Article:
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By Michael Knigge
The head of the ill-fated UN peacekeeping force that couldn’t prevent the Rwandan genocide, Romeo Dallaire, tells DW why Syria’s crisis is reminiscent of events back then. He also explains what Germany has done right.
DW: Does the continuing carnage in Syria which has led to the exodus of millions of people and the international community’s reaction remind you of what happened in Rwanda 21 years ago?
Romeo Dallaire: What reminds me is not only the scale – I ended up with more than 4 million people, refugees and internally displaced persons in less than 100 days – but also in the incredible apathy we have had from the internationally community apart from pure survival and humanitarian efforts in the periphery. So it was like a repeat performance in a way.
What do you make of the fact that Bavaria’s capital Munich alone has taken in more Syrian refugees in one week than the United States and Canada have pledged to accept over the next few years?
There is a paranoia which we have seen governments successfully instill in our societies in regard to the Muslim community. And it is coming so much to the fore as in previous atrocities and movements of mass populations where it wasn’t the case of Muslims we have seen extraordinary efforts done by governments to ease the trauma and to assist these people. But because of the last years and what we seem to perceive as overriding security factors we have completely subjugated the human dimension to that even though the threat is to be proven within those refugees. I would not like to be an ISIS person caught up among Syrian refugees. I truly don’t think that would be a safe place to be.
What’s your reaction then to the stance of countries like Germany, Austria and Sweden, who are exceptions and have taken in large numbers of Syrian refugees?
I think they have done a much more realistic assessment of the situation. Of course one could argue that these are still drops in the bucket when you consider that we are talking about 12 million people. But it is absolutely incredible that only a few countries have recognized that the Syrian population is an educated middle-class population. These are assets to our nations. Yes, there is a transitional period, but that transition can be supported by governments and with community structures. But that is a temporary set of circumstances. These people can become effective members of our society. So I think they have got it right and we have got it dead wrong.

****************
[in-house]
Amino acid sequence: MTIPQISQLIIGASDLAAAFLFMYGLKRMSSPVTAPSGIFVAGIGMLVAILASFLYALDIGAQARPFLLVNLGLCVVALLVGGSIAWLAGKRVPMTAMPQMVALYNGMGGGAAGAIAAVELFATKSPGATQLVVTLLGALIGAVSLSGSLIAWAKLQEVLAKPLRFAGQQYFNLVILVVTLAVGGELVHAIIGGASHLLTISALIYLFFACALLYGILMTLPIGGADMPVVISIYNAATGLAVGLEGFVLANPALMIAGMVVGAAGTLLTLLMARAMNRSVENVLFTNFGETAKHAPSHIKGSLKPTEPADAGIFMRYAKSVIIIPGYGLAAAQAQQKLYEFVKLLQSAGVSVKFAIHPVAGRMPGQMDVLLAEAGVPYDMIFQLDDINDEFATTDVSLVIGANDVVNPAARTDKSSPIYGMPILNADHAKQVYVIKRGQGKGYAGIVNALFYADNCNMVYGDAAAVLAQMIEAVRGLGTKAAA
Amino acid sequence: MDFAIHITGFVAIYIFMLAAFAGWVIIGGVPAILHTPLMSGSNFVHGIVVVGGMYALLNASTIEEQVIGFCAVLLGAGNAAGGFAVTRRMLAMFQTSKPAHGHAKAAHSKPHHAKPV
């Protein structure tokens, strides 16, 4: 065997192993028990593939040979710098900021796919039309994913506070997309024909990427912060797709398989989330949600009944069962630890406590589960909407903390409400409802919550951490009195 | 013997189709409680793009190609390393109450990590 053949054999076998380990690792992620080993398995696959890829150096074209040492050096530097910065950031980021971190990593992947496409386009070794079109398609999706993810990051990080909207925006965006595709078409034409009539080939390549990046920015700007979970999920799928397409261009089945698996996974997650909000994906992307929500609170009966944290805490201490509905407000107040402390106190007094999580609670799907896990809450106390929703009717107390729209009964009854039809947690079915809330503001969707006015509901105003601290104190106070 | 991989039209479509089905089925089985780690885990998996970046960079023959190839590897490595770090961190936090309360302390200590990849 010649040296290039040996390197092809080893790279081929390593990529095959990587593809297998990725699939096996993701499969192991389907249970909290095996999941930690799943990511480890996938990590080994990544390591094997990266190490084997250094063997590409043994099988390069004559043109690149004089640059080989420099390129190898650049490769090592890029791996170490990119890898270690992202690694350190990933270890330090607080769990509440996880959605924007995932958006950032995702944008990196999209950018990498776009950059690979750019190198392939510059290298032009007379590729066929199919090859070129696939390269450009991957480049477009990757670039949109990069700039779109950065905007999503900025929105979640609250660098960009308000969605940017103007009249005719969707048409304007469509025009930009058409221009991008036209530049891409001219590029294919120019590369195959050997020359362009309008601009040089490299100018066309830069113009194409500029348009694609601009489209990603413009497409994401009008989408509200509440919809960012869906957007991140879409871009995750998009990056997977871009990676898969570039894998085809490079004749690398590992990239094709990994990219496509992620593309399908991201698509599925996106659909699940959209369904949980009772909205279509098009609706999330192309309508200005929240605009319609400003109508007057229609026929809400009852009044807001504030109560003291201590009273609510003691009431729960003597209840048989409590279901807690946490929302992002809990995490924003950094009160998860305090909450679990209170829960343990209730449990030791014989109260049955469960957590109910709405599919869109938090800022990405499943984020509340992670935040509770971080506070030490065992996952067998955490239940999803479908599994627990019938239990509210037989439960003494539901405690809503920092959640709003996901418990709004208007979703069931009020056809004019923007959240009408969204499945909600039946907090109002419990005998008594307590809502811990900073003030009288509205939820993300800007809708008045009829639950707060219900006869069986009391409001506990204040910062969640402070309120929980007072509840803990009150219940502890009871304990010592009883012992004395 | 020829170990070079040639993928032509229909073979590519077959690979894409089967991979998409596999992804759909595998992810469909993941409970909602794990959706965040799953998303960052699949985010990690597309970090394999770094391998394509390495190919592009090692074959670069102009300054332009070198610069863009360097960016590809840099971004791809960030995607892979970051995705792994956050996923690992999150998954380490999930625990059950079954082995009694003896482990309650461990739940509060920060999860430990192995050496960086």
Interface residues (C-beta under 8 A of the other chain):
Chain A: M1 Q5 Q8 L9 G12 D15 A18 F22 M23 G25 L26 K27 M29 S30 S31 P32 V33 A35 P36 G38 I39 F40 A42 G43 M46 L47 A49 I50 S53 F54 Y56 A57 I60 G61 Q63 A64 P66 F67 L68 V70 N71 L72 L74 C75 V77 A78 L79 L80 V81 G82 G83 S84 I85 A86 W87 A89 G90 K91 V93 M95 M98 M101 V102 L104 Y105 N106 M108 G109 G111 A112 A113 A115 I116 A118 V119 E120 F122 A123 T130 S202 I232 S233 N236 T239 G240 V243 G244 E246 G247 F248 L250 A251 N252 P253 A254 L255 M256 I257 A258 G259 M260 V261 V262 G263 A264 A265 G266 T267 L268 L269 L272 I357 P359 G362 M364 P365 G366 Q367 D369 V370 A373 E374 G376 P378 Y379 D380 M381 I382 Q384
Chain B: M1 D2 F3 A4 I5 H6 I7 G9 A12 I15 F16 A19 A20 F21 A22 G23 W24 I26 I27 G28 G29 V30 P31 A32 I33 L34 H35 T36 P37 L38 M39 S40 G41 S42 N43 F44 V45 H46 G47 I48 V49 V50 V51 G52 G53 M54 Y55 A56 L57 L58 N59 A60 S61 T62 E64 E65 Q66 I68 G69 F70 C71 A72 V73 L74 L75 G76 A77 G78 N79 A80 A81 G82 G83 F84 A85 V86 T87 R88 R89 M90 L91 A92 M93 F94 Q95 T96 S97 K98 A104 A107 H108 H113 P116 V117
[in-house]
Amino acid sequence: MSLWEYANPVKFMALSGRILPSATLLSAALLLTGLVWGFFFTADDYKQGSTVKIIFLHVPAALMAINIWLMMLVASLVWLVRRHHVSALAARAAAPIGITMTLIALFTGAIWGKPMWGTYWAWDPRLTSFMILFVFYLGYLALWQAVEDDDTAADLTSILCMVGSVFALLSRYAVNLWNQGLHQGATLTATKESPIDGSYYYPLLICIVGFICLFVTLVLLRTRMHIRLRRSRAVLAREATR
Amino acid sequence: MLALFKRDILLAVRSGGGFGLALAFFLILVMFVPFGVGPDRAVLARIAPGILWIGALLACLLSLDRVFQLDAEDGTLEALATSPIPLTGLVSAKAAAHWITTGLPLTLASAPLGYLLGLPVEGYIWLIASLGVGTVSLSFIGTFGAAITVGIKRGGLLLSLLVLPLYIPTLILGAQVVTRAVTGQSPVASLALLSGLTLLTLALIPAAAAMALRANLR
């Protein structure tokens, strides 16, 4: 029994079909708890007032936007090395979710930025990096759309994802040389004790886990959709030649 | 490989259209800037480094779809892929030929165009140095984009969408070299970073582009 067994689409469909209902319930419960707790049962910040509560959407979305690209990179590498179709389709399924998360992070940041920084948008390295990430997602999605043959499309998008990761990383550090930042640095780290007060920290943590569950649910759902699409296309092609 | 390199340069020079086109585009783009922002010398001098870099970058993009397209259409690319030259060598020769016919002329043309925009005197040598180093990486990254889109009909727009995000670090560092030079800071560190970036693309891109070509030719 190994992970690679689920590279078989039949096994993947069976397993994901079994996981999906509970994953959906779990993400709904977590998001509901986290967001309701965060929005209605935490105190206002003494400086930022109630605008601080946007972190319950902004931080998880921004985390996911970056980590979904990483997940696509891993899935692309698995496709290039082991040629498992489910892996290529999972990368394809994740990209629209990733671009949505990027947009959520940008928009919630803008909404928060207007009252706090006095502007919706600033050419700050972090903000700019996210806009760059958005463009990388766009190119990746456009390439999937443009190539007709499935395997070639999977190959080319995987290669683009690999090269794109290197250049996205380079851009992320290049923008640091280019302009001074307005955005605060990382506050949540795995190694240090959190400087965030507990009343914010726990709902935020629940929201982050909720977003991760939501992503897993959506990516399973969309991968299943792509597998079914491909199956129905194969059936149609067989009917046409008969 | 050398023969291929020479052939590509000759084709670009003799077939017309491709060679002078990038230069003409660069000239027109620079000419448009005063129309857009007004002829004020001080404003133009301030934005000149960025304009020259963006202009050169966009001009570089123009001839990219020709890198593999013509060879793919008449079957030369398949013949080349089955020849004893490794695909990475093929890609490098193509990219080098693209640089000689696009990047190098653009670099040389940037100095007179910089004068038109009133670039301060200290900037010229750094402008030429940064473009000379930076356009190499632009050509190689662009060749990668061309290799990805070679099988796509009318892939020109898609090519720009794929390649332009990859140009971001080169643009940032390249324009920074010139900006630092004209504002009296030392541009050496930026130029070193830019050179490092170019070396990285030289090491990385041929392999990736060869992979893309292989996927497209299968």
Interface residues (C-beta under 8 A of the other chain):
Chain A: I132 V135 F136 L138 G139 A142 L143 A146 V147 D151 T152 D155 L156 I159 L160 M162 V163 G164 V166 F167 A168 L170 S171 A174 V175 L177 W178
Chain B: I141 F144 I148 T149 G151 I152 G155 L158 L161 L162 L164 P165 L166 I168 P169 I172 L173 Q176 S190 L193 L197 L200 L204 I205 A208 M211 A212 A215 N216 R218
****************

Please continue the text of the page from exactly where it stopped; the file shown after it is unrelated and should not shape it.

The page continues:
How many Syrian refugees should Canada and the US accept?
We have been bouncing around a lot of different numbers. My comment is I don’t know what the upper limit can be because we have not done a real assessment of what we can absorb and how much we really want to commit to this humanitarian crisis. We are talking about millions of people and a nation like ours of 35 million people with an incredible infrastructure and a desire for growth. So it is moot to put limits on these numbers. It is far more sensible to say ‘yes we want them to come in’, phase it in and then see when this thing ends. That makes more sense than to say 11,000 in four years and that’s it, even if the number of Syrians displaced keeps growing.
The current US Ambassador to the United Nations, Samantha Powers, long before she joined the Obama administration not only wrote the landmark book on the Rwanda genocide, but also the foreword to “Handshake with the Devil”, your own account of what happened there. Are you satisfied with her response to the Syrian crisis?
To be quite honest, I haven’t seen it. What has her response been? All I have seen is the American position that has come out of the White House and the internal strife that is going in the United States in regard to the whole election process. It’s as if they have cut themselves off from this problem. So I don’t know what her position is specifically .
Taking in refugees is one thing, but that does not solve the underlying Syrian conflict. What should be done to end the civil war in Syria?
We are four years too late to try to bring it under control as we could have as it started under the auspices of the responsibility to protect and the argument of the massive abuses of human rights by the Assad regime. We could have intervened then in a way of protecting the population which means very clearly that it is not just air power and no-fly zones, but it means boots on the ground by regional capabilities first and reinforcing them by training and equipping them and in extremis – if they want reinforcements under Chapter 8 – then we provide boots by training, logistics or even forward troops. That is what we could have done and it would have taken reasonable numbers, 10,000 to 20,000 troops to implement that.
Now four years later with these forces completely intertwined, with the scale of weaponry and the number of fighters amongst millions of refugees that are caught in the middle of this fire, we have a catastrophic breakdown of a region. So my position is that the region must come in to implement a process of assistance on the ground to stabilize Syria in a very progressive way. That does mean training up the regional powers, giving them capabilities and, if necessary, providing certain assets, including ultimately – if they want and support it – troops on the ground.
Romeo Dallaire, a Canadian lieutenant-general, was commander of the United Nations peacekeeping force for Rwanda (UNAMIR) between 1993 and 1994 where he witnessed the country descend into chaos and genocide, leading to the deaths of more than 800,000 Rwandans. He also served as a Canadian senator from 2004 to 2014 and is the founder of The Romeo Dallaire Child Soldiers Initiative.
The interview was conducted by Michael Knigge.